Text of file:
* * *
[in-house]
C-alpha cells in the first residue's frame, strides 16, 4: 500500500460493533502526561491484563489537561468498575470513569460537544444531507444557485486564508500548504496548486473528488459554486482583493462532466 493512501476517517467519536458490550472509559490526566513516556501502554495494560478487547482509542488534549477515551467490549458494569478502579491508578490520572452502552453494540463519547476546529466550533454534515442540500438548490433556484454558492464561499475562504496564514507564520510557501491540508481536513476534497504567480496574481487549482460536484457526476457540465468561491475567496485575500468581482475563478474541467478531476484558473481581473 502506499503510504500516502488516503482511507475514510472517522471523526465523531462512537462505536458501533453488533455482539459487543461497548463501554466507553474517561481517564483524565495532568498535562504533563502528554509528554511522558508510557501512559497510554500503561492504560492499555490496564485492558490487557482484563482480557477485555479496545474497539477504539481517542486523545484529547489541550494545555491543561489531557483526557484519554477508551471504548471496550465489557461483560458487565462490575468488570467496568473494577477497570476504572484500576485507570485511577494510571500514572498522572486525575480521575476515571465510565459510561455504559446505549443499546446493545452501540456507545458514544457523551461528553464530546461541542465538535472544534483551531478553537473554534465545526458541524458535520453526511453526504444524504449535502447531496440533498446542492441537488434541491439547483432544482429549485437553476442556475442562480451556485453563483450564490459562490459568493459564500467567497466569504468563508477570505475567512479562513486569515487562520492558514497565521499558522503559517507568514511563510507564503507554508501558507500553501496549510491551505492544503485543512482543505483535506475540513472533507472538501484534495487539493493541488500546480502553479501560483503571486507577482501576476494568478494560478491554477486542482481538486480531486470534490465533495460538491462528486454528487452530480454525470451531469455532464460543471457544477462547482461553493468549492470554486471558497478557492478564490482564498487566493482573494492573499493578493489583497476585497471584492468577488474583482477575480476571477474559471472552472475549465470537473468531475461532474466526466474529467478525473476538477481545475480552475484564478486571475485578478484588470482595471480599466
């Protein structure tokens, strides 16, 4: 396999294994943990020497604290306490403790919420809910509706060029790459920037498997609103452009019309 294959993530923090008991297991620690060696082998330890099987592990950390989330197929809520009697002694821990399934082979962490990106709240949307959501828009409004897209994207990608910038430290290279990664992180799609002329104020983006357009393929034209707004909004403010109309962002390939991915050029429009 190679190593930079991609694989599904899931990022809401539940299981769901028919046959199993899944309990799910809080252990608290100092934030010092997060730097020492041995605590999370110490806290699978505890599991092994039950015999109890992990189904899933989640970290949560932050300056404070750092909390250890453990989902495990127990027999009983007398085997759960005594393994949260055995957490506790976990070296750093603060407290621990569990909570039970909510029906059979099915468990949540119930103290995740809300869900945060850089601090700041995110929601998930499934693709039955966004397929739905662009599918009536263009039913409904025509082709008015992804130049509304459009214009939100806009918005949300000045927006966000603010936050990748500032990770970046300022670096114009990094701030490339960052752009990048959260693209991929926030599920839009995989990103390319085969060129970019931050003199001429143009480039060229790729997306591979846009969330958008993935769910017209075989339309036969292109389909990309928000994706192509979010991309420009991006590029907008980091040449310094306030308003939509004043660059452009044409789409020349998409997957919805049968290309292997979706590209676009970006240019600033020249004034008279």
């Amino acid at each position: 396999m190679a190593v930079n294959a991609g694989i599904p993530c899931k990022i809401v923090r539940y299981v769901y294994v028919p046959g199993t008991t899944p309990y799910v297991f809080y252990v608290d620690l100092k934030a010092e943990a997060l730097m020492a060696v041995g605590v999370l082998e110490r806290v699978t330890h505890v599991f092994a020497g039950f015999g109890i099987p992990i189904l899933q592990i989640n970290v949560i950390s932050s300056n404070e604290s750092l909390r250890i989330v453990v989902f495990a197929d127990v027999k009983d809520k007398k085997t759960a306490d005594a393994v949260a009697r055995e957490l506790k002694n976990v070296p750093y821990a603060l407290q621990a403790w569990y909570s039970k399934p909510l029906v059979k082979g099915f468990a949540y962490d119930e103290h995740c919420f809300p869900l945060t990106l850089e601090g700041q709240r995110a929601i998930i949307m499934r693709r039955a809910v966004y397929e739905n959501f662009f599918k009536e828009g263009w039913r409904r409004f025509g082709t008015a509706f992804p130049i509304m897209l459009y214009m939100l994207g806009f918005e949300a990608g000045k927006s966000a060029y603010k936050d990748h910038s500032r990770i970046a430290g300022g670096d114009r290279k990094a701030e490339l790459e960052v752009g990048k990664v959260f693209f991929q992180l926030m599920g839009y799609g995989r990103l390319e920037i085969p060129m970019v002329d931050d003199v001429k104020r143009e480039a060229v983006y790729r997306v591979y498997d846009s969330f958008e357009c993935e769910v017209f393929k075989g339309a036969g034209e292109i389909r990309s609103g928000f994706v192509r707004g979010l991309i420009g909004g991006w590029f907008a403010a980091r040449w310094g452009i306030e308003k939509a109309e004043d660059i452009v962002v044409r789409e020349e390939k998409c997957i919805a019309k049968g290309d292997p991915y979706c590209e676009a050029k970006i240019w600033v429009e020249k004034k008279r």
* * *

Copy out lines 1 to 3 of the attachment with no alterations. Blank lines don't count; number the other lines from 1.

[in-house]
C-alpha cells in the first residue's frame, strides 16, 4: 500500500460493533502526561491484563489537561468498575470513569460537544444531507444557485486564508500548504496548486473528488459554486482583493462532466 493512501476517517467519536458490550472509559490526566513516556501502554495494560478487547482509542488534549477515551467490549458494569478502579491508578490520572452502552453494540463519547476546529466550533454534515442540500438548490433556484454558492464561499475562504496564514507564520510557501491540508481536513476534497504567480496574481487549482460536484457526476457540465468561491475567496485575500468581482475563478474541467478531476484558473481581473 502506499503510504500516502488516503482511507475514510472517522471523526465523531462512537462505536458501533453488533455482539459487543461497548463501554466507553474517561481517564483524565495532568498535562504533563502528554509528554511522558508510557501512559497510554500503561492504560492499555490496564485492558490487557482484563482480557477485555479496545474497539477504539481517542486523545484529547489541550494545555491543561489531557483526557484519554477508551471504548471496550465489557461483560458487565462490575468488570467496568473494577477497570476504572484500576485507570485511577494510571500514572498522572486525575480521575476515571465510565459510561455504559446505549443499546446493545452501540456507545458514544457523551461528553464530546461541542465538535472544534483551531478553537473554534465545526458541524458535520453526511453526504444524504449535502447531496440533498446542492441537488434541491439547483432544482429549485437553476442556475442562480451556485453563483450564490459562490459568493459564500467567497466569504468563508477570505475567512479562513486569515487562520492558514497565521499558522503559517507568514511563510507564503507554508501558507500553501496549510491551505492544503485543512482543505483535506475540513472533507472538501484534495487539493493541488500546480502553479501560483503571486507577482501576476494568478494560478491554477486542482481538486480531486470534490465533495460538491462528486454528487452530480454525470451531469455532464460543471457544477462547482461553493468549492470554486471558497478557492478564490482564498487566493482573494492573499493578493489583497476585497471584492468577488474583482477575480476571477474559471472552472475549465470537473468531475461532474466526466474529467478525473476538477481545475480552475484564478486571475485578478484588470482595471480599466
């Protein structure tokens, strides 16, 4: 396999294994943990020497604290306490403790919420809910509706060029790459920037498997609103452009019309 294959993530923090008991297991620690060696082998330890099987592990950390989330197929809520009697002694821990399934082979962490990106709240949307959501828009409004897209994207990608910038430290290279990664992180799609002329104020983006357009393929034209707004909004403010109309962002390939991915050029429009 190679190593930079991609694989599904899931990022809401539940299981769901028919046959199993899944309990799910809080252990608290100092934030010092997060730097020492041995605590999370110490806290699978505890599991092994039950015999109890992990189904899933989640970290949560932050300056404070750092909390250890453990989902495990127990027999009983007398085997759960005594393994949260055995957490506790976990070296750093603060407290621990569990909570039970909510029906059979099915468990949540119930103290995740809300869900945060850089601090700041995110929601998930499934693709039955966004397929739905662009599918009536263009039913409904025509082709008015992804130049509304459009214009939100806009918005949300000045927006966000603010936050990748500032990770970046300022670096114009990094701030490339960052752009990048959260693209991929926030599920839009995989990103390319085969060129970019931050003199001429143009480039060229790729997306591979846009969330958008993935769910017209075989339309036969292109389909990309928000994706192509979010991309420009991006590029907008980091040449310094306030308003939509004043660059452009044409789409020349998409997957919805049968290309292997979706590209676009970006240019600033020249004034008279």